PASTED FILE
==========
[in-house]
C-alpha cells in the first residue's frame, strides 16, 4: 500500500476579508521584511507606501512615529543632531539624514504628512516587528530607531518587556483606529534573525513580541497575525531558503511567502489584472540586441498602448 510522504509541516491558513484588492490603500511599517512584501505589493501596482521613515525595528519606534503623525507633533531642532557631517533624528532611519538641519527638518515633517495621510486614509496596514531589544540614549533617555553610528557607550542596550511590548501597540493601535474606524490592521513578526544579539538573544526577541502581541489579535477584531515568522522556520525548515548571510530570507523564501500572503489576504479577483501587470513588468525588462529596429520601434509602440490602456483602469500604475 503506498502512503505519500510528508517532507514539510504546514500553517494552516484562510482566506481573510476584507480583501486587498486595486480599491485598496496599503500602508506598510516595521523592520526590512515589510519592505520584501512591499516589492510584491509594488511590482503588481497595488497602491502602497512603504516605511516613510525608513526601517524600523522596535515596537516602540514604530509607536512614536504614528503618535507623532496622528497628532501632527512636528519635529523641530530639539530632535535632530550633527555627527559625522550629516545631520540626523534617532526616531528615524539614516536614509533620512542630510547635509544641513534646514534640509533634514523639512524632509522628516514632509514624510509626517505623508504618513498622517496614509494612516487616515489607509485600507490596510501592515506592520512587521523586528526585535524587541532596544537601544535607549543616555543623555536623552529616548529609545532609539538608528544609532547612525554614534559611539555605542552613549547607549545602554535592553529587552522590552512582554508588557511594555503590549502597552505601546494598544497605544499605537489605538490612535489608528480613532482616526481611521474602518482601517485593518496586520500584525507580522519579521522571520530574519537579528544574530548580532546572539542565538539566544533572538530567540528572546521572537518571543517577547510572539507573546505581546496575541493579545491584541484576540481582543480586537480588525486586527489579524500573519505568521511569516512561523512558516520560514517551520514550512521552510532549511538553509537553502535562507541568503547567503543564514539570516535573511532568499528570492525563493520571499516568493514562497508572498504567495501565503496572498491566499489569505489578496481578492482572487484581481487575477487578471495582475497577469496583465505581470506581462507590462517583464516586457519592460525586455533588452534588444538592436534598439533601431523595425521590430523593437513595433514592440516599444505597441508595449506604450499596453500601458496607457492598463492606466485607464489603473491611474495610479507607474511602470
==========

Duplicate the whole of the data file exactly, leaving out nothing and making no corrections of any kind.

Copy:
[in-house]
C-alpha cells in the first residue's frame, strides 16, 4: 500500500476579508521584511507606501512615529543632531539624514504628512516587528530607531518587556483606529534573525513580541497575525531558503511567502489584472540586441498602448 510522504509541516491558513484588492490603500511599517512584501505589493501596482521613515525595528519606534503623525507633533531642532557631517533624528532611519538641519527638518515633517495621510486614509496596514531589544540614549533617555553610528557607550542596550511590548501597540493601535474606524490592521513578526544579539538573544526577541502581541489579535477584531515568522522556520525548515548571510530570507523564501500572503489576504479577483501587470513588468525588462529596429520601434509602440490602456483602469500604475 503506498502512503505519500510528508517532507514539510504546514500553517494552516484562510482566506481573510476584507480583501486587498486595486480599491485598496496599503500602508506598510516595521523592520526590512515589510519592505520584501512591499516589492510584491509594488511590482503588481497595488497602491502602497512603504516605511516613510525608513526601517524600523522596535515596537516602540514604530509607536512614536504614528503618535507623532496622528497628532501632527512636528519635529523641530530639539530632535535632530550633527555627527559625522550629516545631520540626523534617532526616531528615524539614516536614509533620512542630510547635509544641513534646514534640509533634514523639512524632509522628516514632509514624510509626517505623508504618513498622517496614509494612516487616515489607509485600507490596510501592515506592520512587521523586528526585535524587541532596544537601544535607549543616555543623555536623552529616548529609545532609539538608528544609532547612525554614534559611539555605542552613549547607549545602554535592553529587552522590552512582554508588557511594555503590549502597552505601546494598544497605544499605537489605538490612535489608528480613532482616526481611521474602518482601517485593518496586520500584525507580522519579521522571520530574519537579528544574530548580532546572539542565538539566544533572538530567540528572546521572537518571543517577547510572539507573546505581546496575541493579545491584541484576540481582543480586537480588525486586527489579524500573519505568521511569516512561523512558516520560514517551520514550512521552510532549511538553509537553502535562507541568503547567503543564514539570516535573511532568499528570492525563493520571499516568493514562497508572498504567495501565503496572498491566499489569505489578496481578492482572487484581481487575477487578471495582475497577469496583465505581470506581462507590462517583464516586457519592460525586455533588452534588444538592436534598439533601431523595425521590430523593437513595433514592440516599444505597441508595449506604450499596453500601458496607457492598463492606466485607464489603473491611474495610479507607474511602470